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Based on the information gathered from physical exam and history, Bizzy’s primary differential diagnosis is type 1 intervertebral disc disease (IVDD). Other differential diagnoses include vascular event, granulomatous meningoencephalitis, neoplasia, discospondylitis, or trauma (ie vertebral fracture). Cold laser therapy in combination with acupuncture treatments have been shown to provide positive results in acute spinal cord injuries therefore both of these modalities were used on Bizzy. The laser device utilized was a Class IV Mphi laser made by Cutting Edge Laser Technologies. When treating Bizzy’s back injury (mid thoracic to mid lumbar spine) the following settings were used: wavelength 905nm, power 0.5W and total joules 75.172. To help increase blood flow/decrease inflammation in hind limbs laser was applied to each hip, tracing right sciatic nerve and each adductor muscle using the following setting: wavelength 905nm, power 0.5W and total joules 50.129. Laser therapy was not used on distal left hindlimb due to recent MCT removal on the left lateral thigh.  When designing the acupuncture treatment plan the goal was to reduce local pain in the lower back, improve neurologic function in the hindlimbs and stimulate parasympathetic nerves that control bladder voiding.  To maximize benefits from acupuncture and hasten the return of vital neurologic function treatments were performed every four-five days for a total of four sessions. Needles used for Bizzy’s first session were red Seirin 0.16x 30mm, for subsequent sessions blue Seirin 0.2 x 30mm and Hwato 0.2 x 25mm needles were used. Due to Bizzy’s extreme sensitivity to needling during her first treatment, electroacupuncture was not used until the second treatment session.  Homeostatic points GV-14, GV-20 and Bai Hui were used for calming effects and relieve neck and back pain.  To treat local back pain near the site of the suspected IVD lesion BL points 18-22 were placed on both sides of the spine. For treatment of pelvic limb paresis and urinary retention needles were placed at BL-40 and KI-3 on each limb. Additional points used were ST-36 and BL-60 to improve pelvic limb dysfunction and balance parasympathetic system; Bafeng points were also used on both hind paws for treatment of neuropraxia. Electroacupuncture treatments were performed using the Pantheon electro-stimulator 4c.Pro unit and consisted of using a mixed frequency setting that alternated from 2 Hz to100 Hz. One set of leads were placed on Bai Hui and the middle Bafeng, the second set of leads were placed on BL-18 and BL-22; treatment time with the electro-stimulation was 15 minutes.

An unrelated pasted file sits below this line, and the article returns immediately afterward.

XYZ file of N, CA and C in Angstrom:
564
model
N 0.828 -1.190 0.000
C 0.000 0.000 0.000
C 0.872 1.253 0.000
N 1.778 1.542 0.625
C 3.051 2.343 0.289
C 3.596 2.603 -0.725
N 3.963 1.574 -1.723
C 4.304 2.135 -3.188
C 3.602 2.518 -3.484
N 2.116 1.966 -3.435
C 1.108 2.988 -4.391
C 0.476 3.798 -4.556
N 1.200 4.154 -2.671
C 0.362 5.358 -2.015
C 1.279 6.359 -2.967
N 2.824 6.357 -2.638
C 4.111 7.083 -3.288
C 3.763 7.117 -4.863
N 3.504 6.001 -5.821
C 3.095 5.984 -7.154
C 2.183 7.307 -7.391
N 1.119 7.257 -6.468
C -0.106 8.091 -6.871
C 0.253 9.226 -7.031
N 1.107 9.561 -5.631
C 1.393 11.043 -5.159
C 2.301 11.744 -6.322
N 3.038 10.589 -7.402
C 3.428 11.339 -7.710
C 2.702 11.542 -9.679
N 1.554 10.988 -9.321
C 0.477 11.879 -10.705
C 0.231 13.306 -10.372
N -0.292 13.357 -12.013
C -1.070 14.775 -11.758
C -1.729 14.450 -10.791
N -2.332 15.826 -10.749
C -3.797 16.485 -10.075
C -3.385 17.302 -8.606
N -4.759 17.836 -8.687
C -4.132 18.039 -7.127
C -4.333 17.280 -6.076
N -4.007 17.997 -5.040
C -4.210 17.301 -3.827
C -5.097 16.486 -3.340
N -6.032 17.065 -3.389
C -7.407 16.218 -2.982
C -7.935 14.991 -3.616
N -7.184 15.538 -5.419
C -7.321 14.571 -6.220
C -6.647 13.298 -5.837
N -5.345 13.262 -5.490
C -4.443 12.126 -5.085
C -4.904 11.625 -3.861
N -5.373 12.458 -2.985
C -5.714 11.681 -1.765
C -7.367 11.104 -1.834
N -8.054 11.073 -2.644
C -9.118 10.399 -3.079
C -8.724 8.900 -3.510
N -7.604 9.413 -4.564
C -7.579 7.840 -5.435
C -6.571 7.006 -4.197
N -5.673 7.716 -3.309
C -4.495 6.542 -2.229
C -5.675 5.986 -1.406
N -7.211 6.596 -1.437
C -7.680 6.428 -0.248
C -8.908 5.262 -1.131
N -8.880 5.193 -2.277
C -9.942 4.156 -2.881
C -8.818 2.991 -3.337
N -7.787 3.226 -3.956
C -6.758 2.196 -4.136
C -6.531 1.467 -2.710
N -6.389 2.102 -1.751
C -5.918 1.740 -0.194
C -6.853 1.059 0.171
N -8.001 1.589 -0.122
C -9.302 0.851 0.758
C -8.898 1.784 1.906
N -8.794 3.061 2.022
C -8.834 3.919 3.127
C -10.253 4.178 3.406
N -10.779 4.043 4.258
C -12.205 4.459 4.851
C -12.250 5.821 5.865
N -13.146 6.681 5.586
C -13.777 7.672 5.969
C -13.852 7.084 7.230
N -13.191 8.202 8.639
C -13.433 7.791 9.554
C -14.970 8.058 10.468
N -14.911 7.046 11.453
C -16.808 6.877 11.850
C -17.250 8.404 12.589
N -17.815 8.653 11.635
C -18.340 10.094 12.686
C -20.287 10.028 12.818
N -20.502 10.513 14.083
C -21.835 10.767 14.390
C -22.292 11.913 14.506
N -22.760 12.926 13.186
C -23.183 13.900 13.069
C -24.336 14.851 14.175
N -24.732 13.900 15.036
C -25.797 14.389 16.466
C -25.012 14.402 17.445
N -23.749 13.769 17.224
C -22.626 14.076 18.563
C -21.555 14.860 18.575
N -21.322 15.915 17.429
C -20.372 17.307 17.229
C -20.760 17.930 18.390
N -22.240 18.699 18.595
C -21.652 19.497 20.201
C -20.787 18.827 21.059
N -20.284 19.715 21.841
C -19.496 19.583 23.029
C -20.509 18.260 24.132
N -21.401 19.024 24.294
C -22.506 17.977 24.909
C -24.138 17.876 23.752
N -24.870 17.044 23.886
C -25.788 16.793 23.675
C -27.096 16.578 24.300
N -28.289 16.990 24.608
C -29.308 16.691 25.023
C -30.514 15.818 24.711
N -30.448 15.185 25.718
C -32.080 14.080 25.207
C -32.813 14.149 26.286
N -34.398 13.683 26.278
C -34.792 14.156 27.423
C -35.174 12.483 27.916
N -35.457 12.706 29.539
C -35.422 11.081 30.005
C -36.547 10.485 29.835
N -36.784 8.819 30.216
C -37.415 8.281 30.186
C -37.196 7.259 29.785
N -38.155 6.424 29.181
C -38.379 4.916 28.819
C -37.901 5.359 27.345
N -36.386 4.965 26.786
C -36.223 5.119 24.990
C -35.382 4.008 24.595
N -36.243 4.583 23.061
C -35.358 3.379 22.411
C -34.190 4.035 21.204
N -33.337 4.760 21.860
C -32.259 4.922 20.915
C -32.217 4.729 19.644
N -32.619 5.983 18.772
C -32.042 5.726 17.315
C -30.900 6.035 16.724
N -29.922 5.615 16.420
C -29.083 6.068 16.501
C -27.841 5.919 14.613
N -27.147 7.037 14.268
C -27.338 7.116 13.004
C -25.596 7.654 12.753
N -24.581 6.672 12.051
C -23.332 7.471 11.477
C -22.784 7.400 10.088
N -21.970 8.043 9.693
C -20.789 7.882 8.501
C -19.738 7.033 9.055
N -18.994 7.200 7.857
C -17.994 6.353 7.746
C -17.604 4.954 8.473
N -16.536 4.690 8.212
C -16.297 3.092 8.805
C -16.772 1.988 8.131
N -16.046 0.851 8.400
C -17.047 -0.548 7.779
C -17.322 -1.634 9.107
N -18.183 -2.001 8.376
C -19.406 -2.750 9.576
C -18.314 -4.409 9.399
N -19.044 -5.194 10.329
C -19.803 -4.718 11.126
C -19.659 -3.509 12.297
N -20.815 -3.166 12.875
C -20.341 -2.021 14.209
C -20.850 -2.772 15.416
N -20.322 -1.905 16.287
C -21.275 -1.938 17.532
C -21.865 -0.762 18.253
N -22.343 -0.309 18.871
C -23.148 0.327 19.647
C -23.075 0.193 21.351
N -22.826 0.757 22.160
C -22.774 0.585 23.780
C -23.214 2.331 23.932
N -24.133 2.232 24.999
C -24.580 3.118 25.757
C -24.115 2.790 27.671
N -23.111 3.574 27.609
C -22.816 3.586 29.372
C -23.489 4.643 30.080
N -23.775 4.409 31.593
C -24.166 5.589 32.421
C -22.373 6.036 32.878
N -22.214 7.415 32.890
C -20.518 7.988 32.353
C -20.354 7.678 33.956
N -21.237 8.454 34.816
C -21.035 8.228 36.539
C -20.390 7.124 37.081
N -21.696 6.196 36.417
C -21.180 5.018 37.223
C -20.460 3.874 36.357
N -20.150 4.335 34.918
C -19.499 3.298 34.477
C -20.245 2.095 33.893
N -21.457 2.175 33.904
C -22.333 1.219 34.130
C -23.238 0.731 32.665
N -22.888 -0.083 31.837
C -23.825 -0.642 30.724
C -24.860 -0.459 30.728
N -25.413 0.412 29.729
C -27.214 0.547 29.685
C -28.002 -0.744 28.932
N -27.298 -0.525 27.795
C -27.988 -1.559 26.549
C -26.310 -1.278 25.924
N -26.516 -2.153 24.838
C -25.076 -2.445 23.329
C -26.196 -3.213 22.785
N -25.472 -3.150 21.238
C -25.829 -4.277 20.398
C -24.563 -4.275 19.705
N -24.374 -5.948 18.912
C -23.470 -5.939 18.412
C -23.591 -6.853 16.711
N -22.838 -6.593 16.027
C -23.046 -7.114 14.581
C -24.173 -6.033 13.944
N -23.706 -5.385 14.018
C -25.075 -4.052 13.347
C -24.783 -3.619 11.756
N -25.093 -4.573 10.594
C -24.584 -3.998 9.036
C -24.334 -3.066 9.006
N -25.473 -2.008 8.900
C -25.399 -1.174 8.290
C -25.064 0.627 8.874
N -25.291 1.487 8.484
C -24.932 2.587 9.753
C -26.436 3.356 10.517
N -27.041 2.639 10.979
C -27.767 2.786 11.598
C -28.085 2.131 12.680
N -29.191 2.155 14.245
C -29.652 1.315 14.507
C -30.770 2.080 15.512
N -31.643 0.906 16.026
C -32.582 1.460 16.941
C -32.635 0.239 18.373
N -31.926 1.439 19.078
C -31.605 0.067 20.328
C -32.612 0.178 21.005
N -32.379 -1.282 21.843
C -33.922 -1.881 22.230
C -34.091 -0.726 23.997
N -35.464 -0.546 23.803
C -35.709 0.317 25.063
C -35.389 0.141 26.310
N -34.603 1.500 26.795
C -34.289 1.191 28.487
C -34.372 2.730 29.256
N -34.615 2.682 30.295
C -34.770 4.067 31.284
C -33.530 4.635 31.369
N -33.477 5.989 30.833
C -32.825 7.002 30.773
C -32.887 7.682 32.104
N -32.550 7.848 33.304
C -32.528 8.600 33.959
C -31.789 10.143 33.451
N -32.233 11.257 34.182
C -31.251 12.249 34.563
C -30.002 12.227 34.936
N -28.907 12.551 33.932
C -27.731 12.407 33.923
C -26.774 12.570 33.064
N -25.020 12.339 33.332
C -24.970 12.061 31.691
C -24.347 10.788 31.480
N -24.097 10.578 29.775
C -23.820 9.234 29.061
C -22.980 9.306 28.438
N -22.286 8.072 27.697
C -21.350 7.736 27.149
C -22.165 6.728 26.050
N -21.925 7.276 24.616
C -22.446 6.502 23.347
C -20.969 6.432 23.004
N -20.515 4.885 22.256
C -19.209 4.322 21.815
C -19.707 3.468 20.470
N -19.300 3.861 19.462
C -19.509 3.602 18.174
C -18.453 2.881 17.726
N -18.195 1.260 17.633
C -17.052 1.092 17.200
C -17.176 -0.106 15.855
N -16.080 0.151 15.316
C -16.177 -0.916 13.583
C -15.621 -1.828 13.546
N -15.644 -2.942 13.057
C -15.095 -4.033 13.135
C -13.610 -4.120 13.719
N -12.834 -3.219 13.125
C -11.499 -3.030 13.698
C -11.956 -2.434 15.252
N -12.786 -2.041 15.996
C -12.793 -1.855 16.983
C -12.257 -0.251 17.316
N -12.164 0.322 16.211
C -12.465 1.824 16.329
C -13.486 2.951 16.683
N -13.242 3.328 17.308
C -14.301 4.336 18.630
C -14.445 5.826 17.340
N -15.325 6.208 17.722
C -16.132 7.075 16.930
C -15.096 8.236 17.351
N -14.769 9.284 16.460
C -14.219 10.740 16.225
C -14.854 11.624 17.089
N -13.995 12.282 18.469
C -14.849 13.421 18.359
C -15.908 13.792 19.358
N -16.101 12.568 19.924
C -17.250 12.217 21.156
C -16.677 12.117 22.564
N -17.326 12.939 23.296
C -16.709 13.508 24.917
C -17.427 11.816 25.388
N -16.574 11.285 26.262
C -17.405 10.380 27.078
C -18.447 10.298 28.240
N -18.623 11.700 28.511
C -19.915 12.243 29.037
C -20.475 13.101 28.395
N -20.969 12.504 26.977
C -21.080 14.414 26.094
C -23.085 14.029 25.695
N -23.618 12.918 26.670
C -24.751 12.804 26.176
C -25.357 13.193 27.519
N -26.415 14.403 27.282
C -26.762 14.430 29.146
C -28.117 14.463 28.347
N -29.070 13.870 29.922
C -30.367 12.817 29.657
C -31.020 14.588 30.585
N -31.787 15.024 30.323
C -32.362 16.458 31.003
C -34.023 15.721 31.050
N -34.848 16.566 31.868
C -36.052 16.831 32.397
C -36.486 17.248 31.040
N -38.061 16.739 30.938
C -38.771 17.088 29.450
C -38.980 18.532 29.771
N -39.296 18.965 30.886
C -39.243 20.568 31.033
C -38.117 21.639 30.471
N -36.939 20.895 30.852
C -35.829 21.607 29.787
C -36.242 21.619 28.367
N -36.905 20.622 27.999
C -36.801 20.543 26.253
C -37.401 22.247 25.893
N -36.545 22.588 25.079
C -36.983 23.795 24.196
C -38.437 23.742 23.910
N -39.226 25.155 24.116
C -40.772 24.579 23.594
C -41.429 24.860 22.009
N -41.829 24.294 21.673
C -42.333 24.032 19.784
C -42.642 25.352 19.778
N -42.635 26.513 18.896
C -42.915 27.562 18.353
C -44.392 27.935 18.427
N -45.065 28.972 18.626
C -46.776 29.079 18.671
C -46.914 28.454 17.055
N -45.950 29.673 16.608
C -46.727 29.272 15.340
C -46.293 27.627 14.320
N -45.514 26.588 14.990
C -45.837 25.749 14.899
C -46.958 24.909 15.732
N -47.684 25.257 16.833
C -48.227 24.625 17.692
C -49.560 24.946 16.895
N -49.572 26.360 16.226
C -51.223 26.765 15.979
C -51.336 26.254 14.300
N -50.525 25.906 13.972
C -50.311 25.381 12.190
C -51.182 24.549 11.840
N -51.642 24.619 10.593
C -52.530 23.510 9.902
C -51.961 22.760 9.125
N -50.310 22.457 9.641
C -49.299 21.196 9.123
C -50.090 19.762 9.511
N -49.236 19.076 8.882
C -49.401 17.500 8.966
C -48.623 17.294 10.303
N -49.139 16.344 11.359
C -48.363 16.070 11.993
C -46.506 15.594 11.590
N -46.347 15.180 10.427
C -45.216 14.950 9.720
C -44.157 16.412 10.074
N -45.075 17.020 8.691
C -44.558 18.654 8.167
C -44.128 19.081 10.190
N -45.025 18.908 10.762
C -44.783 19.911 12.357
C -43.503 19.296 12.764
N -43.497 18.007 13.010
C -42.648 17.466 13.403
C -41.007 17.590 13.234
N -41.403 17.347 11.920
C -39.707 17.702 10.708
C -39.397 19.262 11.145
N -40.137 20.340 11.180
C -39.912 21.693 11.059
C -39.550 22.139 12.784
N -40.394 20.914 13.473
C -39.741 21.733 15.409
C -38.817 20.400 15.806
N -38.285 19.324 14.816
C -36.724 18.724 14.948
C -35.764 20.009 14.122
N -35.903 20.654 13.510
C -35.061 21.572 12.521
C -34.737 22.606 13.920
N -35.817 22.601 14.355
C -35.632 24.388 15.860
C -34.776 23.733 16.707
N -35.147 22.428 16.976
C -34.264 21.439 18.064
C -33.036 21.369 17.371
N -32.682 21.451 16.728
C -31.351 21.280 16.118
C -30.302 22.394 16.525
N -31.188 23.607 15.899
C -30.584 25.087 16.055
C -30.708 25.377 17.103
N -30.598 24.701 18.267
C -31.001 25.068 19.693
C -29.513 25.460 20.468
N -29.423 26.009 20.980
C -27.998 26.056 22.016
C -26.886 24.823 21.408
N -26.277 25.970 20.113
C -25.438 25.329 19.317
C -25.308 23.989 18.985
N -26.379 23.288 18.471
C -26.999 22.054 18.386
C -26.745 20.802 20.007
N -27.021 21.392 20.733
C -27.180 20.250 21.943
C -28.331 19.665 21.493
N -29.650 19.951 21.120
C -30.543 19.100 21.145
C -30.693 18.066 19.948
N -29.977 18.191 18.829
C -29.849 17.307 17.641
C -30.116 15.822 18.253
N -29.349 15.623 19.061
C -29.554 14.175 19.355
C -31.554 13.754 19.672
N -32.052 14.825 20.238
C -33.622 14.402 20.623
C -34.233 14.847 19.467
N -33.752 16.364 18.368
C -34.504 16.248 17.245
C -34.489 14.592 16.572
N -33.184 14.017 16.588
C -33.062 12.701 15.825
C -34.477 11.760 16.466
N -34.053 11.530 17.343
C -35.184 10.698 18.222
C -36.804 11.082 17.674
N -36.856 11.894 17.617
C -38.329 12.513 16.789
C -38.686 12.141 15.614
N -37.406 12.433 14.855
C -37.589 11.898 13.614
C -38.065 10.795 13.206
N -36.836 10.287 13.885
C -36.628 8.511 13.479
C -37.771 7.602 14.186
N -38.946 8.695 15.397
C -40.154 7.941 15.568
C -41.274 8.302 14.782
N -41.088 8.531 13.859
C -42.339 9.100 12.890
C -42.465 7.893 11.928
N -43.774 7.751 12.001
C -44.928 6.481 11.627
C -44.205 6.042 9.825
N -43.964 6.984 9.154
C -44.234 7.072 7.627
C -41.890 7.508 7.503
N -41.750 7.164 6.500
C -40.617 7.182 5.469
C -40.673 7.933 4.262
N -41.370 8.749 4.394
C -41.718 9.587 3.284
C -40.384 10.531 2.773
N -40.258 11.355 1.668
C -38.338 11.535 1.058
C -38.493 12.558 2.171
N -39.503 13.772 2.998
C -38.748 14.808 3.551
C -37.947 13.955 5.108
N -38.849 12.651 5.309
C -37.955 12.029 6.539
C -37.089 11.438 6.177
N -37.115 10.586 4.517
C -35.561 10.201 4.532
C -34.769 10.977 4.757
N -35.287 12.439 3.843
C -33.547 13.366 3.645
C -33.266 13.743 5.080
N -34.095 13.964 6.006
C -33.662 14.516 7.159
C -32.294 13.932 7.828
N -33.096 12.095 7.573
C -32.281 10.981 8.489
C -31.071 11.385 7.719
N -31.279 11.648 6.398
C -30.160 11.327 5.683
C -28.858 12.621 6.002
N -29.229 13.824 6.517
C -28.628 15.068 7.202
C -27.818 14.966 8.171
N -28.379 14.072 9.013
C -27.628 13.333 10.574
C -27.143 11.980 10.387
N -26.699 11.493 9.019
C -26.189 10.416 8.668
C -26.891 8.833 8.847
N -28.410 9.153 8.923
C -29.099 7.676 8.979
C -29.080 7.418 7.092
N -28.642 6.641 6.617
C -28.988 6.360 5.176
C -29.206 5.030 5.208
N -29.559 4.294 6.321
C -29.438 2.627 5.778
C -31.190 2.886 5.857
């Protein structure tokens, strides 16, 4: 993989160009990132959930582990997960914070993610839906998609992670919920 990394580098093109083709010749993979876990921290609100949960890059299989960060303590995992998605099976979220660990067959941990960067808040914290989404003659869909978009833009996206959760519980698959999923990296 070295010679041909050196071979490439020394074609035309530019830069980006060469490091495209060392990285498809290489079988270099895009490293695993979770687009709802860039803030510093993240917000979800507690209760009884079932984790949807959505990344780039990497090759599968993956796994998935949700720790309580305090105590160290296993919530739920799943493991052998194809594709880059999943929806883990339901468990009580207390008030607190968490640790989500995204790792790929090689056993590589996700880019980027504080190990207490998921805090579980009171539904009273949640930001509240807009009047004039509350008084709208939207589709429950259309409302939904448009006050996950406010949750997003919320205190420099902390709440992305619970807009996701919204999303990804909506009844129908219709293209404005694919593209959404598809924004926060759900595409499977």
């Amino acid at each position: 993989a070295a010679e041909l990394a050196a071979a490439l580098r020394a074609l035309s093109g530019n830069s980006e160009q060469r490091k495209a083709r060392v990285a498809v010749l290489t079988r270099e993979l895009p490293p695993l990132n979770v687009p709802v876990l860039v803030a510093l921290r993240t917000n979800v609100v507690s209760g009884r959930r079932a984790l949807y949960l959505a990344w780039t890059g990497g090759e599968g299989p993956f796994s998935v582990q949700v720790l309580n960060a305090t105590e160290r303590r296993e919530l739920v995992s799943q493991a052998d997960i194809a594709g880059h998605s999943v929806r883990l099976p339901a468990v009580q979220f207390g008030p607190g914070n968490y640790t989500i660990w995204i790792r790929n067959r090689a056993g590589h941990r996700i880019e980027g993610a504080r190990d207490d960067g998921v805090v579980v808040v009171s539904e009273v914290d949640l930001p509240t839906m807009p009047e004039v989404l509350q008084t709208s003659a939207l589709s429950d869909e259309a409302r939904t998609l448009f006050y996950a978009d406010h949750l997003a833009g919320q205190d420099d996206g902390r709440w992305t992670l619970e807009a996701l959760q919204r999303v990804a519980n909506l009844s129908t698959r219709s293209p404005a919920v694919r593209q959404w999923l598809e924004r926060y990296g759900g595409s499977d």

Bizzy’s IVDD grade was initially 4, after two weeks of receiving acupuncture treatments her IVDD had dropped to a grade 2. The first significant signs of improvement were seen the day after Bizzy’s first electroacupuncture session; Bizzy began to gain mobility and control of her hind limbs, no longer needed a sling to help her walk and was urinating comfortably on her own. Although Bizzy was on Bethanechol and Prazosin to treat urinary retention until 7/29/16 which could have contributed to the return of urinary voiding, once taken off these medications Bizzy was able to maintain appropriate urination with acupuncture treatments alone. All pain medications were discontinued by the owner on 7/29/16 and Bizzy was weaned off of her steroids over the next week. By 8/5/16 when Bizzy received her fourth acupuncture session she was able to maintain a coordinated gait with her hind limbs, transition from sit to stand with ease and turn/pivot without falling over. Bizzy’s CP went from absent in the hind limbs to mild deficits in which it took two-three seconds for her to self correct abnormal placements.  While there has been very little evidence indicating whether steroids provide any benefits for treating ASCI numerous studies have been conducted providing evidence that acupuncture can significantly improve neurologic recovery from ASCI. In a study performed by Wong et al. subjects who received electroacupuncture had statistically and clinically significant improvements in their neurologic outcomes at the one-year mark, compared to those who received standard rehabilitation care (1). Electroacupuncture in particular has been studied extensively in order to determine what mechanism of action it provides on a cellular level that improves recovery of spinal cord injuries. One study demonstrated that electroacupuncture increases AChE activity, up-regulates glial cell line-derived neutrtrophic factor mRNA expression, and promotes the recovery of motor neuron function in the anterior horn after spinal cord injury (2). Utilizing acupuncture to treat Bizzy’s injury was critical for reducing further damage to the spinal cord and maximizing the amount neurologic function she was able to recover. Bizzy’s immediate response to electroacupuncture treatments provides further support that electroacupuncture is a necessary component of the treatment plan for achieving optimal outcomes in medically managed IVDD cases.

 

1.       A.M.K. Wong, C.P. Leong, T.-Y. Su, S.-W. Yu, W.-C. Tsai, and C.P. C. Chen, “Clinical trial of acupuncture for patients with spinal cord injuries,” American Journal of Physical Medicine and Rehabilitation, vol. 82, no. 1, pp.21-27, 2003.

2.      J.-H. Yang, J.-G. Lv, H. Wui, and H.-Y. Nie, “Electroacupuncture promotes the recovery of motor neuron function in the anterior horn of the injured spinal cord,” Neural Regeneration Research, vol. 10, issue 12, pp. 2033-2039, 2015.